With so many new and innovative technologies available to help business aviation flight operations perform their duties, it’s imperative that developers take the time to ensure these solutions work right the first time, every time, right out of the gate. This is the mindset behind the AvAudit Audit Protocol.

In development throughout the past decade, AvAudit offers a single, all-encompassing program for developing, training, maintaining and auditing compliance with the International Standard for Business Aviation Operations (IS-BAO). More than 700 business aviation operators in 35 countries are currently IS-BAO registered, working constantly to improve their safety and risk profiles, operating effectiveness and efficiency.

AvAudit complements the IS-BAO requirements with a user-friendly, cloud-based software solution, built upon the proven FileMaker rapid application development tool able to quickly convert the Excel spreadsheets used by the International Business Aviation Council (IBAC) into a user-friendly software interface.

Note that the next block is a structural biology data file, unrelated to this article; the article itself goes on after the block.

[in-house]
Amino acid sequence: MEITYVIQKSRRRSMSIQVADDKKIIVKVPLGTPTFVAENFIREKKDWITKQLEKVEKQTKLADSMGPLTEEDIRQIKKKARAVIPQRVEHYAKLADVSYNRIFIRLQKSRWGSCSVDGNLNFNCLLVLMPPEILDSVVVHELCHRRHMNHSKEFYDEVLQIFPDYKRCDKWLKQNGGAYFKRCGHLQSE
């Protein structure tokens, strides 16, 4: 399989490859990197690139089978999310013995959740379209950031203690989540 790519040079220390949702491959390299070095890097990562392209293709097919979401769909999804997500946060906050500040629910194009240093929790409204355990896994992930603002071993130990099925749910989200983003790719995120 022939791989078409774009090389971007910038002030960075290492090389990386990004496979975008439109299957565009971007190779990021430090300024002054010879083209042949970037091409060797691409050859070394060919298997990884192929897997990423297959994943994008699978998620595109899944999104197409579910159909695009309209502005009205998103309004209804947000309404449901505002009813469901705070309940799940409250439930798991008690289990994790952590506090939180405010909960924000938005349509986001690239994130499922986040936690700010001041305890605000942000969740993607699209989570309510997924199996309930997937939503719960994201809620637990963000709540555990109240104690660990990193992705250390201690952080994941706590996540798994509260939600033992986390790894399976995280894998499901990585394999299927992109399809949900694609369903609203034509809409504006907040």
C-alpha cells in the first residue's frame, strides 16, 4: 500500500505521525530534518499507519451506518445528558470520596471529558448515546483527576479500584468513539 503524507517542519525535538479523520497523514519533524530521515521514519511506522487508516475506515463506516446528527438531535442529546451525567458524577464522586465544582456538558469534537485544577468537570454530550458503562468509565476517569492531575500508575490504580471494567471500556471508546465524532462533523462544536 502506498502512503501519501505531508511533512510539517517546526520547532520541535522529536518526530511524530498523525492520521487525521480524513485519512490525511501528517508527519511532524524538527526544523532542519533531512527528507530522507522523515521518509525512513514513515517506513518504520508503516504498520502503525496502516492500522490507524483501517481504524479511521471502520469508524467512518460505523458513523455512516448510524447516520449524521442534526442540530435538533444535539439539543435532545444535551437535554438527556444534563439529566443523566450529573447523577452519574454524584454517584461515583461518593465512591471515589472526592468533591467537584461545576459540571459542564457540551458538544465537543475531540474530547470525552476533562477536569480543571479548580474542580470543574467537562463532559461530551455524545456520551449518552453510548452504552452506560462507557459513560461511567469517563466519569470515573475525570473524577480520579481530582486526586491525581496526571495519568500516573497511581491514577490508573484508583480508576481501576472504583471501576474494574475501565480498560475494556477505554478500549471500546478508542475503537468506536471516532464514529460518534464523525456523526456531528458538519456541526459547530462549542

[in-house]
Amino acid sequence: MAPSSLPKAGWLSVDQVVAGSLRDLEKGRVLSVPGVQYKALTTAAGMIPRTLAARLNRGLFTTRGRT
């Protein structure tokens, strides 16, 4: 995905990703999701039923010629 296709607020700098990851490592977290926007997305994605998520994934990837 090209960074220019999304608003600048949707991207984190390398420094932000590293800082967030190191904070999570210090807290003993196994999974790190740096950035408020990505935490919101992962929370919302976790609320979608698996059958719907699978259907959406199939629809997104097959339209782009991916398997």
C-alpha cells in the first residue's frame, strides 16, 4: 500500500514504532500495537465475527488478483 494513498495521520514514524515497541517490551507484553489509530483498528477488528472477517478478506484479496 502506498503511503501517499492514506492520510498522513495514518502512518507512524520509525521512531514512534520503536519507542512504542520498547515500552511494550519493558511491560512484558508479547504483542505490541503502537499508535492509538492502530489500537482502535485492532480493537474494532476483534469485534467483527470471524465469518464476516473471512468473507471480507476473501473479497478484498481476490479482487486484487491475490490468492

With AvAudit, operators and auditors are not only able to quickly access their respective requirements under the IS-BAO process; the software also provides all related reference materials and questions, which the auditor may send through AvAudit to the operator to review and prepare. The end result is a much better and more thorough audit.

“Our goal was to put “smarts” into a spreadsheet, and the result is far more feature-rich than an Excel file,” said Jeremiah Kincaid, senior technical project manager for AvAudit development consultants DB Services. The company has been recognized three times, most recently in 2019, as the FileMaker Growth Partner of the Year for the Americas, and recently appeared on Inc. Magazine’s prestigious list of the 5,000 fastest-growing companies in the U.S.

While some technology providers use their customers as the beta-testers on new releases, AvAudit founder and developer Phil Fountain takes additional steps to manually test each IS-BAO audit requirement in his software, verifying that all information transfers smoothly and that operators won’t be confronted with frustrating errors.

Fountain also worked with DB Services to enact a rigid, seven-step process to develop, test and enact running changes to the AvAudit software as suggested by users, or dictated by IBAC requirements. “This ensures that each AvAudit field is putting out exactly what it’s supposed to,” he said. “We’re qualifying AvAudit in front of the entire world, and that is a responsibility not to be taken lightly.”

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